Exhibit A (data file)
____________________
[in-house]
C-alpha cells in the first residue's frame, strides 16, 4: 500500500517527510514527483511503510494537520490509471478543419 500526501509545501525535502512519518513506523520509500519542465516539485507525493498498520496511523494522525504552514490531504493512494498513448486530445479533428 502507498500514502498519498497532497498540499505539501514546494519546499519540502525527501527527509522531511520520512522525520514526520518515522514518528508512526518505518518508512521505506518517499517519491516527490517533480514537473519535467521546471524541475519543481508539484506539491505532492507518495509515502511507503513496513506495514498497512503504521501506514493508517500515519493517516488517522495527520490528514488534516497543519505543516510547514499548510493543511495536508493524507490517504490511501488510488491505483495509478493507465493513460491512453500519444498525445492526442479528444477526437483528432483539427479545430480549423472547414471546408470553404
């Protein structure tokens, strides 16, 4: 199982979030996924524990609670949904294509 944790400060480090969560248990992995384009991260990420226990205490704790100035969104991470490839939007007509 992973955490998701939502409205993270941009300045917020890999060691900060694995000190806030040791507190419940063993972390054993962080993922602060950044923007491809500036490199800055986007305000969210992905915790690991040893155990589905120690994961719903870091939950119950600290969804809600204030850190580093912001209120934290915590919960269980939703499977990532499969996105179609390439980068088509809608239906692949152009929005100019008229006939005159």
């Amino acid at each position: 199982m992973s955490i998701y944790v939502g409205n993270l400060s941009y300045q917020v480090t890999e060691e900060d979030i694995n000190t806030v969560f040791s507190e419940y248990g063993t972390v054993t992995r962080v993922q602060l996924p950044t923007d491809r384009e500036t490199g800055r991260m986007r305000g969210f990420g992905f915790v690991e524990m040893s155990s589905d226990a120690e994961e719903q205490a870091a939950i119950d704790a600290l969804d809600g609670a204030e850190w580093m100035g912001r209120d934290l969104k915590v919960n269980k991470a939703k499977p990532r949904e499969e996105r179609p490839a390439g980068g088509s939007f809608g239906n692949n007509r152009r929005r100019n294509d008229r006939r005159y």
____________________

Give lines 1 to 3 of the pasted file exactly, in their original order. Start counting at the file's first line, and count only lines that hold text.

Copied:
[in-house]
C-alpha cells in the first residue's frame, strides 16, 4: 500500500517527510514527483511503510494537520490509471478543419 500526501509545501525535502512519518513506523520509500519542465516539485507525493498498520496511523494522525504552514490531504493512494498513448486530445479533428 502507498500514502498519498497532497498540499505539501514546494519546499519540502525527501527527509522531511520520512522525520514526520518515522514518528508512526518505518518508512521505506518517499517519491516527490517533480514537473519535467521546471524541475519543481508539484506539491505532492507518495509515502511507503513496513506495514498497512503504521501506514493508517500515519493517516488517522495527520490528514488534516497543519505543516510547514499548510493543511495536508493524507490517504490511501488510488491505483495509478493507465493513460491512453500519444498525445492526442479528444477526437483528432483539427479545430480549423472547414471546408470553404
């Protein structure tokens, strides 16, 4: 199982979030996924524990609670949904294509 944790400060480090969560248990992995384009991260990420226990205490704790100035969104991470490839939007007509 992973955490998701939502409205993270941009300045917020890999060691900060694995000190806030040791507190419940063993972390054993962080993922602060950044923007491809500036490199800055986007305000969210992905915790690991040893155990589905120690994961719903870091939950119950600290969804809600204030850190580093912001209120934290915590919960269980939703499977990532499969996105179609390439980068088509809608239906692949152009929005100019008229006939005159």